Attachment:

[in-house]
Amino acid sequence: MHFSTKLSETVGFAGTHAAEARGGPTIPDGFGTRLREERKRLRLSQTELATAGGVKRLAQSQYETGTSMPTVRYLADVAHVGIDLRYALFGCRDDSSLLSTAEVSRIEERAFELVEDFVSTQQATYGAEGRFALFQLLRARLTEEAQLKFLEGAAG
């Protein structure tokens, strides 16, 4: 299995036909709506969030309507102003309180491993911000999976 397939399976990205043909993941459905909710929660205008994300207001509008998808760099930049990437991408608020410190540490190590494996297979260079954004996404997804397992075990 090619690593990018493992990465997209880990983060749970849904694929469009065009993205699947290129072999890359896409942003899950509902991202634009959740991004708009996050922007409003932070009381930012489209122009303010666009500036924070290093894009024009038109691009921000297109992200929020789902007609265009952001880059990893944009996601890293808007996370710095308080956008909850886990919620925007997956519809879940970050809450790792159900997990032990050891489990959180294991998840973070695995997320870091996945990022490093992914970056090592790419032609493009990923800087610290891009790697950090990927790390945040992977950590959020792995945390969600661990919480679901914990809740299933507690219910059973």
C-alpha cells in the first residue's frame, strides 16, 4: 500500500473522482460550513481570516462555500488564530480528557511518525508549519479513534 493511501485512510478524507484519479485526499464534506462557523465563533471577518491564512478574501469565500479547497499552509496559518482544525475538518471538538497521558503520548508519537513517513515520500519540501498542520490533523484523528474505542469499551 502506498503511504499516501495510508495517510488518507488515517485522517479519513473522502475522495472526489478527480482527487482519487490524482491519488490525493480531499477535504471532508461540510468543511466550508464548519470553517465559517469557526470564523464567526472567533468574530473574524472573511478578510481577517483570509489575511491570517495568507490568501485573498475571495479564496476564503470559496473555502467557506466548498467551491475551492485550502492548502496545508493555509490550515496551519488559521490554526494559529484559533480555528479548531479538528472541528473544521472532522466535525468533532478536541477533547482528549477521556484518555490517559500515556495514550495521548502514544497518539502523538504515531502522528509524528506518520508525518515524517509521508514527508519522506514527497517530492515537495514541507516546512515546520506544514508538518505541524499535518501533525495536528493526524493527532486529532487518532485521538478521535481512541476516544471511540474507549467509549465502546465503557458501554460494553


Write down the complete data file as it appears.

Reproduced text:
[in-house]
Amino acid sequence: MHFSTKLSETVGFAGTHAAEARGGPTIPDGFGTRLREERKRLRLSQTELATAGGVKRLAQSQYETGTSMPTVRYLADVAHVGIDLRYALFGCRDDSSLLSTAEVSRIEERAFELVEDFVSTQQATYGAEGRFALFQLLRARLTEEAQLKFLEGAAG
């Protein structure tokens, strides 16, 4: 299995036909709506969030309507102003309180491993911000999976 397939399976990205043909993941459905909710929660205008994300207001509008998808760099930049990437991408608020410190540490190590494996297979260079954004996404997804397992075990 090619690593990018493992990465997209880990983060749970849904694929469009065009993205699947290129072999890359896409942003899950509902991202634009959740991004708009996050922007409003932070009381930012489209122009303010666009500036924070290093894009024009038109691009921000297109992200929020789902007609265009952001880059990893944009996601890293808007996370710095308080956008909850886990919620925007997956519809879940970050809450790792159900997990032990050891489990959180294991998840973070695995997320870091996945990022490093992914970056090592790419032609493009990923800087610290891009790697950090990927790390945040992977950590959020792995945390969600661990919480679901914990809740299933507690219910059973």
C-alpha cells in the first residue's frame, strides 16, 4: 500500500473522482460550513481570516462555500488564530480528557511518525508549519479513534 493511501485512510478524507484519479485526499464534506462557523465563533471577518491564512478574501469565500479547497499552509496559518482544525475538518471538538497521558503520548508519537513517513515520500519540501498542520490533523484523528474505542469499551 502506498503511504499516501495510508495517510488518507488515517485522517479519513473522502475522495472526489478527480482527487482519487490524482491519488490525493480531499477535504471532508461540510468543511466550508464548519470553517465559517469557526470564523464567526472567533468574530473574524472573511478578510481577517483570509489575511491570517495568507490568501485573498475571495479564496476564503470559496473555502467557506466548498467551491475551492485550502492548502496545508493555509490550515496551519488559521490554526494559529484559533480555528479548531479538528472541528473544521472532522466535525468533532478536541477533547482528549477521556484518555490517559500515556495514550495521548502514544497518539502523538504515531502522528509524528506518520508525518515524517509521508514527508519522506514527497517530492515537495514541507516546512515546520506544514508538518505541524499535518501533525495536528493526524493527532486529532487518532485521538478521535481512541476516544471511540474507549467509549465502546465503557458501554460494553